LUCKNOW: As we drive into Lucknow city, a large public television screen greets us with the “UP ko ye saath pasand hai” jingle, with shots of Uttar Pradesh Chief Minister Akhilesh Yadav reminding the viewer of the key figure in the Samajwadi Party’s battle for power. Elsewhere, posters and hoardings of the Bharatiya Janata Party and Bahujan Samaj Party, provide the setting for a state currently in the midst of a complicated and important election — one that is sure to set the tone for the next General Elections in 2019.
We begin our journey into this part of UP with a quick visit to the party offices. While each office has a flurry of activity, it is the Congress party office that stands out, as party workers hand out flags and other paraphernalia. The Congress’ alliance with the Samajwadi party has brought the party back into action, with the SP benefitting in turn through a consolidation of the Muslim vote that seems to have translated on the ground. We chat with Congress politician Ashok Gehlot on the prospects. “All is well,” he tells us. “The alliance is bound to win.”
Nearby, at the Samajwadi party office, the mood is a lot quieter. A lone poster of Mulayam Singh Yadav marks off the two sections of the office, with the other being Akhilesh Yadav’s side. We decide to spend the day trailing Akhilesh Yadav, and make our way to the Malihabad assembly seat where Akhilesh is to hold a rally.
Elections in India often have an anti-incumbency factor, and the Samajwadi Party’s commanding 224 hold over the current Assembly is the target of that factor. “This election is different,” a Faizabad based journalist later tells us. “The anti-incumbency factor that is most certainly there has been effectively directed toward Mulayam following the internal family fight in the Samajwadi Party. Akhilesh has emerged with a clean chit.” Whether that’s enough to retain the 29% vote share the SP received in the 2012 elections remains a question no one can yet answer.
Analysis aside, the mood at Akhilesh Yadav’s rally in Malihabad is infectious. Chants of “Jiska UP uska desh (who wins UP, wins the nation)” reverberate as we make our way through the crowds to the front. The chanting and sloganeering grows louder as Akhilesh Yadav’s helicopter descends and the young CM makes his way to the stage. The crux of his speech focuses on the work the ruling party has done in the last five years. “We have provided ambulances, distributed laptops, upped pensions, built roads, facilitated mandis…” Akhilesh says. “Kaam kiya hai, kaam kiya hai,” the crowd chants. The Chief Minister then takes a hit at BSP leader Mayawati. “Meri bua kabhi bhi rakshabandhan bana sakti hai BJP ke saath (my aunt can form an alliance with the BJP at any time)” he says, clearly pandering to the local Muslim’s primary concern this election. He moves on to the BJP, urging the crowd not to believe any of the party’s promises.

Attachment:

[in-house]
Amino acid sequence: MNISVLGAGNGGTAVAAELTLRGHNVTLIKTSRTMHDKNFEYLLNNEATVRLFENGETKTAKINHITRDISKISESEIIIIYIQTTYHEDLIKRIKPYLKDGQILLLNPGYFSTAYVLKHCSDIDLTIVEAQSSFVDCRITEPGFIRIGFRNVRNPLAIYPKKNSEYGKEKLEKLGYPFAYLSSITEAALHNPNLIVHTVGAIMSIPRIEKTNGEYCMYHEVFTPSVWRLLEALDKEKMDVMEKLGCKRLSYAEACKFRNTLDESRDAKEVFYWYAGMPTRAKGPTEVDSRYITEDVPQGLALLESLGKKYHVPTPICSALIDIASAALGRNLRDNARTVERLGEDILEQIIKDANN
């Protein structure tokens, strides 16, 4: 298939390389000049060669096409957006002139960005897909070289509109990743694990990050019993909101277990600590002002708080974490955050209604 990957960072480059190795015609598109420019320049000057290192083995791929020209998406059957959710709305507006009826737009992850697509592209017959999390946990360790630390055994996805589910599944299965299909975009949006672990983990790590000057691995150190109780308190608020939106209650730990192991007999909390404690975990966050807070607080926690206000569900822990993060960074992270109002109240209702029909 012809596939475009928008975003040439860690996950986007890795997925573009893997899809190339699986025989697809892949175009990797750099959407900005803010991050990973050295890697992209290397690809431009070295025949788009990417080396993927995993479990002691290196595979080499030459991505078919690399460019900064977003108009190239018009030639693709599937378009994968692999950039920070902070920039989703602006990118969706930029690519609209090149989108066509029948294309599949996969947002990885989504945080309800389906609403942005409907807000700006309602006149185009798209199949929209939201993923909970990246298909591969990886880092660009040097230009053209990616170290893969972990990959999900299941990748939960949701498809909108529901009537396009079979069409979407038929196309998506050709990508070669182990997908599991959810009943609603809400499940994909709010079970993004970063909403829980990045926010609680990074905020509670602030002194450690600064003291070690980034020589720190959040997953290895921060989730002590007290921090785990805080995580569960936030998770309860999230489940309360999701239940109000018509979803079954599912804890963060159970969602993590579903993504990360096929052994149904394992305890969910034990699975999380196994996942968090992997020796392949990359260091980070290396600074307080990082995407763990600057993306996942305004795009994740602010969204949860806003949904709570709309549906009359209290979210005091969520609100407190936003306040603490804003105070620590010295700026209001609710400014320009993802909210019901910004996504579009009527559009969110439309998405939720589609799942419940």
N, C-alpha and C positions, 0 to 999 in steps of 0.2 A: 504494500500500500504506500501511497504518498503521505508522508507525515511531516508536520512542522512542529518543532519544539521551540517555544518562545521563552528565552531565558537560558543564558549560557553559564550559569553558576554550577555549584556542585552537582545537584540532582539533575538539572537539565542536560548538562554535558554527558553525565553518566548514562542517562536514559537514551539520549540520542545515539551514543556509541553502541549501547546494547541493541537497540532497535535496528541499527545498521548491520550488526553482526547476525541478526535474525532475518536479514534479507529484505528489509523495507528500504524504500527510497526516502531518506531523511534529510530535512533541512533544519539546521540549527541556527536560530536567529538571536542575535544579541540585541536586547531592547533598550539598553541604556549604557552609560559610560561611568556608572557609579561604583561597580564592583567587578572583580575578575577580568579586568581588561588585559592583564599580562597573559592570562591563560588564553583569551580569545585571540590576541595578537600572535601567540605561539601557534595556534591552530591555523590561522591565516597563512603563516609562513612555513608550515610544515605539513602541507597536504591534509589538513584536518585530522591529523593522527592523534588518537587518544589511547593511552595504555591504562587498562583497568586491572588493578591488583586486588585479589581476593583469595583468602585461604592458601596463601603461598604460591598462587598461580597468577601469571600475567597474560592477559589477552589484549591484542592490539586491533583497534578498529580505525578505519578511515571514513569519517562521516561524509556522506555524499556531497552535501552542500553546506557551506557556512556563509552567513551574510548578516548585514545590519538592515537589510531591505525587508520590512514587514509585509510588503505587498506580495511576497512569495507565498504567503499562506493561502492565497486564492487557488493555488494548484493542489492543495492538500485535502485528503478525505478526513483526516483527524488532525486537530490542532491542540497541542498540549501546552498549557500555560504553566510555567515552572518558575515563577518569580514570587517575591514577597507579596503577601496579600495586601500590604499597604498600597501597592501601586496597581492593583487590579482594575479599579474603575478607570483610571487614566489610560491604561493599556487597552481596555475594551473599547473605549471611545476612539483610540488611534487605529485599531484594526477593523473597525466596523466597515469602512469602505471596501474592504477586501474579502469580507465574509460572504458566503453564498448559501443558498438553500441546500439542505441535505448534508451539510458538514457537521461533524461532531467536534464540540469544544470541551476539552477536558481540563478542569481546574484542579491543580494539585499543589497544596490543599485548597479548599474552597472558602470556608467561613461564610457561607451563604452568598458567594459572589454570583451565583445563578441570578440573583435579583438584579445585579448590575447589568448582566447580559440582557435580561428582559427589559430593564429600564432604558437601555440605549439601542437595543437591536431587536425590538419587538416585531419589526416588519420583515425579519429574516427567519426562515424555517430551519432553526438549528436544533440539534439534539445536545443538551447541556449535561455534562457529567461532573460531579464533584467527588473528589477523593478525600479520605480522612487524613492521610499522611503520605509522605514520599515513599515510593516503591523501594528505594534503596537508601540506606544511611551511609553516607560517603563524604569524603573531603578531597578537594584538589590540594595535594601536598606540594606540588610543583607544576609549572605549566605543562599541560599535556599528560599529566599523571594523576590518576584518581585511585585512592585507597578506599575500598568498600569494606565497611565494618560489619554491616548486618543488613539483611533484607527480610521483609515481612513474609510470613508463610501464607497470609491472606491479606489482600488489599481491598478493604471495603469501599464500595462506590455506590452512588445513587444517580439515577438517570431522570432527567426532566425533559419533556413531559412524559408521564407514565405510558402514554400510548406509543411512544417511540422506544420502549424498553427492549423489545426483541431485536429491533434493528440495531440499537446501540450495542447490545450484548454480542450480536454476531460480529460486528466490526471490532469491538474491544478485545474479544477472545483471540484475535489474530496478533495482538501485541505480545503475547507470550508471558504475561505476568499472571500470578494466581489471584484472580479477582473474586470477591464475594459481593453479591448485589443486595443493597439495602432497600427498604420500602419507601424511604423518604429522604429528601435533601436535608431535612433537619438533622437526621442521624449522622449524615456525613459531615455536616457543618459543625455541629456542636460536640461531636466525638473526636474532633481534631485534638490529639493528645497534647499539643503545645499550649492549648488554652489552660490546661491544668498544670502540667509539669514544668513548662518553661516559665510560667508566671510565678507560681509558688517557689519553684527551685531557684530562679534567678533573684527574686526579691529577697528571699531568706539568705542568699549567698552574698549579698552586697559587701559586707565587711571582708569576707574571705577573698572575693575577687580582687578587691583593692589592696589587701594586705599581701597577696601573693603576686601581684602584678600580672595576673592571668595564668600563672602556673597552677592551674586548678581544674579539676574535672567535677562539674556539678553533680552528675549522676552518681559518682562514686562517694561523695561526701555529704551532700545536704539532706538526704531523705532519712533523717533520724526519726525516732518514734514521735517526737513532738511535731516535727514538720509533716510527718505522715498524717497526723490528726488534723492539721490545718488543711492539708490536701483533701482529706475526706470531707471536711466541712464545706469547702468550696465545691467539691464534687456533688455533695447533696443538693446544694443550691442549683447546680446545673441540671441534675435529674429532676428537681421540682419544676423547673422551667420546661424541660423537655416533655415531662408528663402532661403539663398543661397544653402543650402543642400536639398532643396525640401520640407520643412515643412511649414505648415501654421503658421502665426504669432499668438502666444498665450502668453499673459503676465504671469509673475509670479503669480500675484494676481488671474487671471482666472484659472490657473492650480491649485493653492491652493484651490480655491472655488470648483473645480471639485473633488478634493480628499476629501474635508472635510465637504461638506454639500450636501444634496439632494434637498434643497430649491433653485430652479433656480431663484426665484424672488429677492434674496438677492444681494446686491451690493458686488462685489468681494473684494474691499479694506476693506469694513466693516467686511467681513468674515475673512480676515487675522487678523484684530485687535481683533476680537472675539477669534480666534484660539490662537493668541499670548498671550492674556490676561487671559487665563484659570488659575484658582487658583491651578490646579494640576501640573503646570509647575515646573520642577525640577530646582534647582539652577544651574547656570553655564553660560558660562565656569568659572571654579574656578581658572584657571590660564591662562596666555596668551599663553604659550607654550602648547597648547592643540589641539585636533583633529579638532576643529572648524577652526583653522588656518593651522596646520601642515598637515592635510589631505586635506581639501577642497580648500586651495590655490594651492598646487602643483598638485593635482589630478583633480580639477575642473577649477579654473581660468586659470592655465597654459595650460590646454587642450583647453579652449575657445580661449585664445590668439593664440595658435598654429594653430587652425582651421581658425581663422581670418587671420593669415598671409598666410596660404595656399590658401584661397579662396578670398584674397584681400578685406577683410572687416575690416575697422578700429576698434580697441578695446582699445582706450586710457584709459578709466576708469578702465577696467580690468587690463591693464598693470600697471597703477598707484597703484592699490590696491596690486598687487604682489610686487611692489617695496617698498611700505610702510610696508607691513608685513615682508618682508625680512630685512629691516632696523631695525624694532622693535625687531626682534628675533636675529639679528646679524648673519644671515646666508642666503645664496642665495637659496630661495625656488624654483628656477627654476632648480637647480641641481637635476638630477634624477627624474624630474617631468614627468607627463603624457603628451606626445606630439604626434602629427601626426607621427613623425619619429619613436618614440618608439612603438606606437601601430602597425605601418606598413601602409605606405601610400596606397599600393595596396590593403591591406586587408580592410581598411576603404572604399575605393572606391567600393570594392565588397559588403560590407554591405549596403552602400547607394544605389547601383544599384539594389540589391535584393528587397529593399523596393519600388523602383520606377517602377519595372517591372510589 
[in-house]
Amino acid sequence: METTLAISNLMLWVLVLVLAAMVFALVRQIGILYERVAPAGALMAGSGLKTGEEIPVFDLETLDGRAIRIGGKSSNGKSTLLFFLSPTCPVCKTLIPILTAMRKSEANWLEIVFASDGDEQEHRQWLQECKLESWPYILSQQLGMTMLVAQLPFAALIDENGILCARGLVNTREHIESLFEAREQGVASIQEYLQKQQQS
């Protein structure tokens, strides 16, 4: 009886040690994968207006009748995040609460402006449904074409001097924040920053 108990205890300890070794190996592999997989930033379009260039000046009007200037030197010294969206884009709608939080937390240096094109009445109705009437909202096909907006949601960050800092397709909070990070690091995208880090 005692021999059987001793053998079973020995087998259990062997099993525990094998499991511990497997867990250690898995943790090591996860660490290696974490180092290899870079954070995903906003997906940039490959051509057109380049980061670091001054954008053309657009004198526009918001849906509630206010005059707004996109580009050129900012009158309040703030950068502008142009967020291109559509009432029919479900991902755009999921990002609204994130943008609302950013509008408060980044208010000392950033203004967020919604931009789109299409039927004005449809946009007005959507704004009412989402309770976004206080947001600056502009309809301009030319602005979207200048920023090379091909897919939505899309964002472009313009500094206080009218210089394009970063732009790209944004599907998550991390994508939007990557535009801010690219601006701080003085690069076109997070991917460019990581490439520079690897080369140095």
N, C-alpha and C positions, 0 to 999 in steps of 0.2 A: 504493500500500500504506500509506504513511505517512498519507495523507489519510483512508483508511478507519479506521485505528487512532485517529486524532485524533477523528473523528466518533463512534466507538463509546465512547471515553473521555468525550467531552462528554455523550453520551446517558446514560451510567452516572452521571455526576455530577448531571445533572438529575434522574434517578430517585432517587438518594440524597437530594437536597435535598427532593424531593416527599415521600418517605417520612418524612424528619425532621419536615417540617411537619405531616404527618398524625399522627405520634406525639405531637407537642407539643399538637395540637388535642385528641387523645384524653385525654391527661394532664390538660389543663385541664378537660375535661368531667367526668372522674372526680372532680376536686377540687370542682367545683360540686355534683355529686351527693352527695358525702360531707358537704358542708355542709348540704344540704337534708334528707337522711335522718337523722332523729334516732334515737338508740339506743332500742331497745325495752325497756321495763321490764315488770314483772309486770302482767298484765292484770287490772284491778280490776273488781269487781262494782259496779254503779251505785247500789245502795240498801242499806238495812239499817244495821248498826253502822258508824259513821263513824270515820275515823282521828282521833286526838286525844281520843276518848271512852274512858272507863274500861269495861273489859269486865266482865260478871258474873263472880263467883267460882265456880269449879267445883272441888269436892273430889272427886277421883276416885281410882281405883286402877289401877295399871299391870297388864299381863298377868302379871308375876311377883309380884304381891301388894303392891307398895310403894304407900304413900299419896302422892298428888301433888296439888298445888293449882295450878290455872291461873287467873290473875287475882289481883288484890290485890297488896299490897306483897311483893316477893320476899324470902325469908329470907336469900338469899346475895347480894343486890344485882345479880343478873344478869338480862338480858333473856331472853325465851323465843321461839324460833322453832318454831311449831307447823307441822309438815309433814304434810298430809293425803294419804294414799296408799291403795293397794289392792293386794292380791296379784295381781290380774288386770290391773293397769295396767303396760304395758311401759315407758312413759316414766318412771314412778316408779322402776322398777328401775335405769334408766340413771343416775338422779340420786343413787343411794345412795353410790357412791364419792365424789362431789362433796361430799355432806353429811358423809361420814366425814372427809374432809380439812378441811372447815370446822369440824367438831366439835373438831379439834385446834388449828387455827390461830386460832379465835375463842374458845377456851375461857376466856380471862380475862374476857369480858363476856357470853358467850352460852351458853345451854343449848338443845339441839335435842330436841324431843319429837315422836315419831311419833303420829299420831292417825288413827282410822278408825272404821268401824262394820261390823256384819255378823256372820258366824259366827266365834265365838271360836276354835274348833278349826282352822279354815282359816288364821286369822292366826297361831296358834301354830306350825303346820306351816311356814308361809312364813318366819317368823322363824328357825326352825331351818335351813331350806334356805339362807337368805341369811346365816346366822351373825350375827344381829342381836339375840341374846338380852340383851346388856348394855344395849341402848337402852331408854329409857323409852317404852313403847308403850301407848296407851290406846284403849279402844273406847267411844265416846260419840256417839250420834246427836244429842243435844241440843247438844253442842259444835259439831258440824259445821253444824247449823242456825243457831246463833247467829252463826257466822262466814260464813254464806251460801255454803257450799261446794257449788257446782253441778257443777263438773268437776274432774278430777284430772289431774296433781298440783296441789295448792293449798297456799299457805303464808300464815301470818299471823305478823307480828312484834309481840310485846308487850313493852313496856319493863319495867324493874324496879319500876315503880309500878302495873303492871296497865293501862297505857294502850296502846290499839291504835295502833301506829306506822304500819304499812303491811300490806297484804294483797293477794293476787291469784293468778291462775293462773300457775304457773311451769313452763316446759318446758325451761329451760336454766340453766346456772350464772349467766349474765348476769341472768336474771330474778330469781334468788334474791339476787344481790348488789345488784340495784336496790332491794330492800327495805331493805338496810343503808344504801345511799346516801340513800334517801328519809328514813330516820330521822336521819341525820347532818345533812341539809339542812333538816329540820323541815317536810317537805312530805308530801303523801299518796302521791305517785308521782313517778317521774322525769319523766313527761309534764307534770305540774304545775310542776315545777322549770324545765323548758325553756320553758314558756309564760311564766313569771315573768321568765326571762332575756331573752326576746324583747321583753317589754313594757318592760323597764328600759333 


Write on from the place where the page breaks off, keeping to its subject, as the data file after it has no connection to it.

Toward the end of his speech, Akhilesh notices The Citizen team in the front, and pulls us out. We rush to meet him at his helicopter, and quickly interview him, focusing on the alliance, its prospects for 2019, the internal SP fight, and deliverables for the development of the state.
The next day, we drive toward the religious city of Ayodhya, stopping at various points along the way. We immediately notice a stark difference in the reaction of the people, in comparison to an earlier visit to western UP. A couple of weeks before the first phase of polling, we had travelled to Muzaffarnagar through Meerut, and the people in the area were outspoken and visibly opinionated about the upcoming polls. The communalisation efforts of the BJP didn’t seem to be working, with Jats angry with the party for failing to deliver on previous promises. Most Jats said they would be voting for Ajit Singh. In riot torn Muzaffarnagar, Muslims and Jats stood side by side, with the Samajwadi Party having the clear edge as the politics played out.
Fast forward a few weeks to our journey through central and eastern UP, and the mood was entirely different. Efforts to engage people in a conversation on the elections yielded lacklustre results, and although many spoke about whom they were supporting, the excitement that usually accompanies election season was clearly lacking. “There are several reasons for this,” a party worker who spoke to us anonymously explained. “The Muslim is quiet because he doesn’t want the vote to become polarised, while the Hindu who had come out in huge numbers for the BJP in 2014 is less enthusiastic because the party did not deliver on several promises. There is the added impact of demonetisation; although many won’t admit the impact notebandhi has had, inside they are suffering.”